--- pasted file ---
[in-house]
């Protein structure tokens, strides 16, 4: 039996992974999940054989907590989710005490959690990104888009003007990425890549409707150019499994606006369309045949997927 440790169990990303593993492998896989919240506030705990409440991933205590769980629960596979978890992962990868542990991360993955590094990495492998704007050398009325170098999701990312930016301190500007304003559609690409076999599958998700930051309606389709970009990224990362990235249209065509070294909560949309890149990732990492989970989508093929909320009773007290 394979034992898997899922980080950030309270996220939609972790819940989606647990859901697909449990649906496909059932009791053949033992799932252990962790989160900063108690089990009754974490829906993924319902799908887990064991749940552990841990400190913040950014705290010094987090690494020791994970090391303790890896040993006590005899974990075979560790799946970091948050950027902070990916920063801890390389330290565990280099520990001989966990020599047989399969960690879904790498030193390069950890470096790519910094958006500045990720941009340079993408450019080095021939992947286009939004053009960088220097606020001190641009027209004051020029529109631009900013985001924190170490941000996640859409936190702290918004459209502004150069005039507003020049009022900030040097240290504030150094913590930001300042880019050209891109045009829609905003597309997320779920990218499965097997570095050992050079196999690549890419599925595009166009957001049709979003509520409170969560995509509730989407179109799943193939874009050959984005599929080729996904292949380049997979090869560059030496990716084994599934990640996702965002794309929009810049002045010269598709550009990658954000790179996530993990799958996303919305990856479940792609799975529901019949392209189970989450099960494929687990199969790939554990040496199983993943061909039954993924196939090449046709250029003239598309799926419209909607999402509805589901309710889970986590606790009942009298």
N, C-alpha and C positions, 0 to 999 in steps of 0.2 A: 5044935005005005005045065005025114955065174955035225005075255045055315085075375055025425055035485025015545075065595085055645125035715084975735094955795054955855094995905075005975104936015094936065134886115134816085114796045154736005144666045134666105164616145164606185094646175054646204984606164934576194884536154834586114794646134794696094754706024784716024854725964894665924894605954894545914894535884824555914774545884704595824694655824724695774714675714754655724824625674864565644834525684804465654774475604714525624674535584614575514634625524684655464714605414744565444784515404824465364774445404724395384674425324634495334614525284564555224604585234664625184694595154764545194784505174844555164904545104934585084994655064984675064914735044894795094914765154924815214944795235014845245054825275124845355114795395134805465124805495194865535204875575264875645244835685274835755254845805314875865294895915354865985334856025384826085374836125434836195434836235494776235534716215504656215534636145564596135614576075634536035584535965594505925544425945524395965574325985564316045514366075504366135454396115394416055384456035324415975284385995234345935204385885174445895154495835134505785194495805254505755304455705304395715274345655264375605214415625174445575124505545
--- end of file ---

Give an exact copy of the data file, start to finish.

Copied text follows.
[in-house]
């Protein structure tokens, strides 16, 4: 039996992974999940054989907590989710005490959690990104888009003007990425890549409707150019499994606006369309045949997927 440790169990990303593993492998896989919240506030705990409440991933205590769980629960596979978890992962990868542990991360993955590094990495492998704007050398009325170098999701990312930016301190500007304003559609690409076999599958998700930051309606389709970009990224990362990235249209065509070294909560949309890149990732990492989970989508093929909320009773007290 394979034992898997899922980080950030309270996220939609972790819940989606647990859901697909449990649906496909059932009791053949033992799932252990962790989160900063108690089990009754974490829906993924319902799908887990064991749940552990841990400190913040950014705290010094987090690494020791994970090391303790890896040993006590005899974990075979560790799946970091948050950027902070990916920063801890390389330290565990280099520990001989966990020599047989399969960690879904790498030193390069950890470096790519910094958006500045990720941009340079993408450019080095021939992947286009939004053009960088220097606020001190641009027209004051020029529109631009900013985001924190170490941000996640859409936190702290918004459209502004150069005039507003020049009022900030040097240290504030150094913590930001300042880019050209891109045009829609905003597309997320779920990218499965097997570095050992050079196999690549890419599925595009166009957001049709979003509520409170969560995509509730989407179109799943193939874009050959984005599929080729996904292949380049997979090869560059030496990716084994599934990640996702965002794309929009810049002045010269598709550009990658954000790179996530993990799958996303919305990856479940792609799975529901019949392209189970989450099960494929687990199969790939554990040496199983993943061909039954993924196939090449046709250029003239598309799926419209909607999402509805589901309710889970986590606790009942009298």
N, C-alpha and C positions, 0 to 999 in steps of 0.2 A: 5044935005005005005045065005025114955065174955035225005075255045055315085075375055025425055035485025015545075065595085055645125035715084975735094955795054955855094995905075005975104936015094936065134886115134816085114796045154736005144666045134666105164616145164606185094646175054646204984606164934576194884536154834586114794646134794696094754706024784716024854725964894665924894605954894545914894535884824555914774545884704595824694655824724695774714675714754655724824625674864565644834525684804465654774475604714525624674535584614575514634625524684655464714605414744565444784515404824465364774445404724395384674425324634495334614525284564555224604585234664625184694595154764545194784505174844555164904545104934585084994655064984675064914735044894795094914765154924815214944795235014845245054825275124845355114795395134805465124805495194865535204875575264875645244835685274835755254845805314875865294895915354865985334856025384826085374836125434836195434836235494776235534716215504656215534636145564596135614576075634536035584535965594505925544425945524395965574325985564316045514366075504366135454396115394416055384456035324415975284385995234345935204385885174445895154495835134505785194495805254505755304455705304395715274345655264375605214415625174445575124505545